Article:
Please give me a call at (312) 236-2433 or fill out my online form to arrange for your free initial consultation. I look forward to meeting with you.

More Fairness + More Complexity = New Illinois Child Support Law

Following the massive overhaul of Illinois divorce and family law that became effective last year, additional changes have been made that will alter how child support obligations are calculated in the state. If you pay or receive child support, you may be able to modify the established amounts after the law becomes effective on July 1, 2017.

Hard Percentages Replaced By “Income Shared” Approach

Currently, the calculation of child support in Illinois is based on a pretty simple formula. A hard percentage of the non-custodial parent’s net income is used to determine the amount that he or she has to pay, with that percentage going up for each additional child who needs support.

But when parents divide parenting time more or less equally, and a child spends significant time staying with the “non-custodial” parent, putting all of the support obligations on that parent, or not taking into account the income of the other parent, doesn’t make much sense.

Many other states recognized this reality and changed their child support laws as part of the same alterations Illinois adopted last year, when terms like “custody” and “visitation” were replaced with “allocation of parenting time” and “allocation of parental responsibilities.”

Now, child support will be “allocated” between the parents just as time and responsibilities are. Specifically, the old percentage formula has been replaced by what is called an “income shared” approach under which each parent is designated a portion of child support obligations depending on how much they financially contributed to the overall household income when the marriage was still intact. It also takes into consideration the amount of time the child spends with each parent pursuant to the agreed-upon or court-ordered parenting plan that is now part of every Illinois divorce involving children.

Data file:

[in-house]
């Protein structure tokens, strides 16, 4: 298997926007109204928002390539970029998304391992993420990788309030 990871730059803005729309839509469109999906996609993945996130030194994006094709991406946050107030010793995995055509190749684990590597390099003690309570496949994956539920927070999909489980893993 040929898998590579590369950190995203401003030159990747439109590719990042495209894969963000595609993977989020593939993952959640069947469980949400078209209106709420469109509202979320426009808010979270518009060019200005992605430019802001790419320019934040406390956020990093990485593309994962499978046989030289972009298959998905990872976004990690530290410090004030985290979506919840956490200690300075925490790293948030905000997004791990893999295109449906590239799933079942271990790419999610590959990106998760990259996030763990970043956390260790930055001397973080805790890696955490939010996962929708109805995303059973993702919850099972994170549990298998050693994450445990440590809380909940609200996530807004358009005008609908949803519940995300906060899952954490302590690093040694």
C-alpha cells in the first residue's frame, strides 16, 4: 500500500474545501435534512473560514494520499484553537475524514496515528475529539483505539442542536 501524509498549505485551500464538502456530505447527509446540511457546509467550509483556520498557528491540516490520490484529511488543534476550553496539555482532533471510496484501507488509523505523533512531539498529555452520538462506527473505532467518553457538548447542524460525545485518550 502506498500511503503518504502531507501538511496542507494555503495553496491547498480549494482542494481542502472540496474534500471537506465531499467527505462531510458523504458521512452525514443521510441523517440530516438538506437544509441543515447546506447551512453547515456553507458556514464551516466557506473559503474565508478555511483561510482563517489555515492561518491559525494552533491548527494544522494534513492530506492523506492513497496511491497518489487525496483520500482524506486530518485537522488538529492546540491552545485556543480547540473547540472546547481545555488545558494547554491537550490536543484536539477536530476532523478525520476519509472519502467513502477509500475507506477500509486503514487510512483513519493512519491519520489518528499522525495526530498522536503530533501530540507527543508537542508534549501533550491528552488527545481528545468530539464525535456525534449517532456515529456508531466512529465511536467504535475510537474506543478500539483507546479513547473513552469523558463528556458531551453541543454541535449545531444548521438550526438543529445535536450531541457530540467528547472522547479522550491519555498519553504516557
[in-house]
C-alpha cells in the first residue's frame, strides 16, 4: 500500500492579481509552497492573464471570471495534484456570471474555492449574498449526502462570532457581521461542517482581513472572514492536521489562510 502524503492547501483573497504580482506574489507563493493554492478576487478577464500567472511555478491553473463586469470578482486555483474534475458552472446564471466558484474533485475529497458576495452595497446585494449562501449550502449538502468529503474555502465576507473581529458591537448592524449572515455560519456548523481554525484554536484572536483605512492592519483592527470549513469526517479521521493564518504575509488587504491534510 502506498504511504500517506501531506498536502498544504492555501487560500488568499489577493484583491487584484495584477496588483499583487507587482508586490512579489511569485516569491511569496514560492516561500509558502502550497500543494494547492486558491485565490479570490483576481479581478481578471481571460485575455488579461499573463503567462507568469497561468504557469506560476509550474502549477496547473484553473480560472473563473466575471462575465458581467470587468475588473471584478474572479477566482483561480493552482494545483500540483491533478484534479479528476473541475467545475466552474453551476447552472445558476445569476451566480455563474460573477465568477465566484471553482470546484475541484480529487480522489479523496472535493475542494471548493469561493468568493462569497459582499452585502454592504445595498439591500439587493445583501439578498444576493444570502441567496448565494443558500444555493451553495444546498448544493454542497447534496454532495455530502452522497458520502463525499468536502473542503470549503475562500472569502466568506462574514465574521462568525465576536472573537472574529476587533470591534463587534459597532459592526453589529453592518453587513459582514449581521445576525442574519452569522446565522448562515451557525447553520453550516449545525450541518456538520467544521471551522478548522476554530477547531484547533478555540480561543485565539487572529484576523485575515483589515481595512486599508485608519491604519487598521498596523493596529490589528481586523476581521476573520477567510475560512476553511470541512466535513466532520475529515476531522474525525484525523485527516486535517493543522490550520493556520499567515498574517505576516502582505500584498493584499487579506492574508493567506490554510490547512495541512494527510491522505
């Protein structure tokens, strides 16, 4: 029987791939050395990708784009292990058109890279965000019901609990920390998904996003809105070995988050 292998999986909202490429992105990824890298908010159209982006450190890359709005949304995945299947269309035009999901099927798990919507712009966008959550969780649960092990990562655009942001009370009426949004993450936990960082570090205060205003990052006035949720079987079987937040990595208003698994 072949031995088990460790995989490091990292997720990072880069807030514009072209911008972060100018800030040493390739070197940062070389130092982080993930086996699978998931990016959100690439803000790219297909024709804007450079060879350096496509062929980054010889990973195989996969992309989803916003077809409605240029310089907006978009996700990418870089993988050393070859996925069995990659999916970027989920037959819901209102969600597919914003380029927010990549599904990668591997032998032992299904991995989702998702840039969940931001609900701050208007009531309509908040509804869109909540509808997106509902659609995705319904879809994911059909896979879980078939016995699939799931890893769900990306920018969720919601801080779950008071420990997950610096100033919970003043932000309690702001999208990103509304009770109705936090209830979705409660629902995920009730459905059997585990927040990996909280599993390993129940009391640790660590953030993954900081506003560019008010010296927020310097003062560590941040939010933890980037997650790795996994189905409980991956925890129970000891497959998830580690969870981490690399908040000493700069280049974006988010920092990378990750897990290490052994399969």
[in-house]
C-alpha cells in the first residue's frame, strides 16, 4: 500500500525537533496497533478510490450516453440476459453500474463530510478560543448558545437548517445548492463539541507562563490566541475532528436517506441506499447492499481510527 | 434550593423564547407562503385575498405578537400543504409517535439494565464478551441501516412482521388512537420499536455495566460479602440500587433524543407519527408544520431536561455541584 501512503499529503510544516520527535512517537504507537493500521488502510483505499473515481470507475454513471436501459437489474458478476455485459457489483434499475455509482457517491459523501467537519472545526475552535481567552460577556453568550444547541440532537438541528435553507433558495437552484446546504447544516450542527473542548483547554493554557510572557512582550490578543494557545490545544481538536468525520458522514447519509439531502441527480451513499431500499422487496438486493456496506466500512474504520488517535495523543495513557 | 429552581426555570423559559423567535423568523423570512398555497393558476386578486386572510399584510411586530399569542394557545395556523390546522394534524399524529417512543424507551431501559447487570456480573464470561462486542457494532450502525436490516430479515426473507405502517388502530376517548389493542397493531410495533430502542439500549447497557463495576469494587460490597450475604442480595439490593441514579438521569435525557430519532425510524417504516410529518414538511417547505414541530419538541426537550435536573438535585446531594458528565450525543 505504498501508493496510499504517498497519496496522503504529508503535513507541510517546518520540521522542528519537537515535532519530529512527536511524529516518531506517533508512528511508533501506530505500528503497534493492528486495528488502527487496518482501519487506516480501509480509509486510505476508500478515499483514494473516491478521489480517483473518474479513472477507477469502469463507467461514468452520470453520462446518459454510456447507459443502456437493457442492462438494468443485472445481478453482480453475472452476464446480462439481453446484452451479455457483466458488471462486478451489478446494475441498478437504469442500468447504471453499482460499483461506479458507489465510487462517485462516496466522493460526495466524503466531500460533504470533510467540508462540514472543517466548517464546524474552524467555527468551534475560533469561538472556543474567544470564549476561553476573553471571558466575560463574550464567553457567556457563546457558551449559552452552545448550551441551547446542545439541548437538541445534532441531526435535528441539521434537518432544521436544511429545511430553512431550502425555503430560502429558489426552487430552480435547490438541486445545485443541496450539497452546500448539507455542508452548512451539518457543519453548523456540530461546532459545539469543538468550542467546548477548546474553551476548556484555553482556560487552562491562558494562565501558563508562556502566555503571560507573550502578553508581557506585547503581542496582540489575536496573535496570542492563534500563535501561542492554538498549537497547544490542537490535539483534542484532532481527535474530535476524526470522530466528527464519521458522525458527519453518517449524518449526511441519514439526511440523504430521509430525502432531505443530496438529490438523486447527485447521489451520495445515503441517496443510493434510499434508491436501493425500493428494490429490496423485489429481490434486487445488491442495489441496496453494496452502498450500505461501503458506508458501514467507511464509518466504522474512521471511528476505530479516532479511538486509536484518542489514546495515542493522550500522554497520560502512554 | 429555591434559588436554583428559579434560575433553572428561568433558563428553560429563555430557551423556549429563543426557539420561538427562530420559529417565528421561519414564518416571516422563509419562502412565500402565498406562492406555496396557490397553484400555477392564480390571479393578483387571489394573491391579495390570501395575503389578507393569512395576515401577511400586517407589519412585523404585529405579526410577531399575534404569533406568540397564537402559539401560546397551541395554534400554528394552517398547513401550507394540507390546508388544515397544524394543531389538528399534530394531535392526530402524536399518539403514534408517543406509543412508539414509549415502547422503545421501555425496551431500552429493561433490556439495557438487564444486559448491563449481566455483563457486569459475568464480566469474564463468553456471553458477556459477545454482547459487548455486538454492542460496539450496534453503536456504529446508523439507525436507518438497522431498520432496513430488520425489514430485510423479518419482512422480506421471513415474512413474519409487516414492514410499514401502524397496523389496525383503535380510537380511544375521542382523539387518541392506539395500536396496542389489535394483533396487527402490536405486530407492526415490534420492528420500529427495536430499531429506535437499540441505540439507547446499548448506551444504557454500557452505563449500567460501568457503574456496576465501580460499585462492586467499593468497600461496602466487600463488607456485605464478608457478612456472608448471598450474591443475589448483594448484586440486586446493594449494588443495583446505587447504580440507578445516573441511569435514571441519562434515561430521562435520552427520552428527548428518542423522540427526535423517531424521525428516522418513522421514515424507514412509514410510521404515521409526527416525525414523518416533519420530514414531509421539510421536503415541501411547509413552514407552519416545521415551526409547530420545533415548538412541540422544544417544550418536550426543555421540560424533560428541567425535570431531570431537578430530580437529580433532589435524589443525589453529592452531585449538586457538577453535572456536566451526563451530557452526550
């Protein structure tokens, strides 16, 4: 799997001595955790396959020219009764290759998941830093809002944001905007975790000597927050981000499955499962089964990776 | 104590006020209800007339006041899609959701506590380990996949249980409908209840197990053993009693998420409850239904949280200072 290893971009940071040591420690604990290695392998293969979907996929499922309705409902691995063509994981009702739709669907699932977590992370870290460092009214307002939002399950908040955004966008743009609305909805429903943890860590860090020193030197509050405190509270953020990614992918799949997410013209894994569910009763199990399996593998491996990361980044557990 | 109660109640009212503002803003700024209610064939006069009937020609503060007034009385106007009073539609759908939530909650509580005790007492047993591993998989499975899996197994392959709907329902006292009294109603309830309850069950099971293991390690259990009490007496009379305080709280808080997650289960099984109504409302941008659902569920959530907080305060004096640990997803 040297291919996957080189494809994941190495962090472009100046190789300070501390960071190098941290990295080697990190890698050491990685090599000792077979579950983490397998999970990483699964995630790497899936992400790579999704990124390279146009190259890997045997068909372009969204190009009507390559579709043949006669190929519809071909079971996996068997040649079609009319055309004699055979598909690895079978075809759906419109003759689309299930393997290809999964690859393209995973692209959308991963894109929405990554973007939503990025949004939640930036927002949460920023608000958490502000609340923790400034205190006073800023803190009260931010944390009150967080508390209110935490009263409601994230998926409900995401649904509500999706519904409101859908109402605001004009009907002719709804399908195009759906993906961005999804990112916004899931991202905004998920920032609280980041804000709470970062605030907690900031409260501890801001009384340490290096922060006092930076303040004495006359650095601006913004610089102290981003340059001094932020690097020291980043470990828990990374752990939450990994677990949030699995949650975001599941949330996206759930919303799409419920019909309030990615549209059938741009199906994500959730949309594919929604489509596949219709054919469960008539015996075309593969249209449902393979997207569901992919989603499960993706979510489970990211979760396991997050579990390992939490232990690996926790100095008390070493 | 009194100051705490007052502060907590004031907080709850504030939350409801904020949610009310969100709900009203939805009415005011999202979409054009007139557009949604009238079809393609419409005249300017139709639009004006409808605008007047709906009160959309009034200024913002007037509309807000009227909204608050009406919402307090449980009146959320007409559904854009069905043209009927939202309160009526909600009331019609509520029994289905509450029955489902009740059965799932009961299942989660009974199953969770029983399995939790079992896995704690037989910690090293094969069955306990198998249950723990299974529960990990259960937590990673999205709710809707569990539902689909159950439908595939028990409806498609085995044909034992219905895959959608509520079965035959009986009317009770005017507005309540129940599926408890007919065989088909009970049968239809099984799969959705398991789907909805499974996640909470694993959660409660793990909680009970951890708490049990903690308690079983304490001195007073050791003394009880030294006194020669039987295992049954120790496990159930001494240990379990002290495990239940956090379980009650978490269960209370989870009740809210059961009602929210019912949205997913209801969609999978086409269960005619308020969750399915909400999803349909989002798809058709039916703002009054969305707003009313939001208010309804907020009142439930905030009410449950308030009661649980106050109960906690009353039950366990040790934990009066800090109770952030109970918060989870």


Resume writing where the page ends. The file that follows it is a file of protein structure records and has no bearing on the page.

How the New Child Support Law Works

Starting July 1, child support will be calculated by:

  • calculating each parent’s net income, then
  • combining net incomes to determine Total Family Income, then
  • using a chart contained in the new law to determine the Basic Child Support Obligation, then
  • allocating the Basic Child Support Obligation proportionally based on net incomes.

But there’s more. If each parent exercises 146 or more overnights per year with the child, called “shared parenting, the Basic Child Support Obligation is then multiplied by 1.5 to calculate the shared care child support obligation. Then, using the percentage of time the child spends with the other parent, child support is calculated from one parent to the other. Then, the two amounts are netted out.

Seem confusing? It is. While the new law may result in more equitable child support arrangements, it also will also result in more complexity in determining what those arrangements will be. A seasoned Illinois child support lawyer can help you navigate these changes to the law and advise you of your rights and options.

Louis R. Fine – Chicago Child Support Attorney

If you have questions about child support and how the changes to Illinois may affect you and your children, please give me a call at (312) 236-2433 or fill out my online form to arrange for a consultation. When we meet, we can go through all of your questions, and I will be there to listen to you as well as advise you. Together, we will turn the page so you can begin the next chapter of your life with clarity and confidence.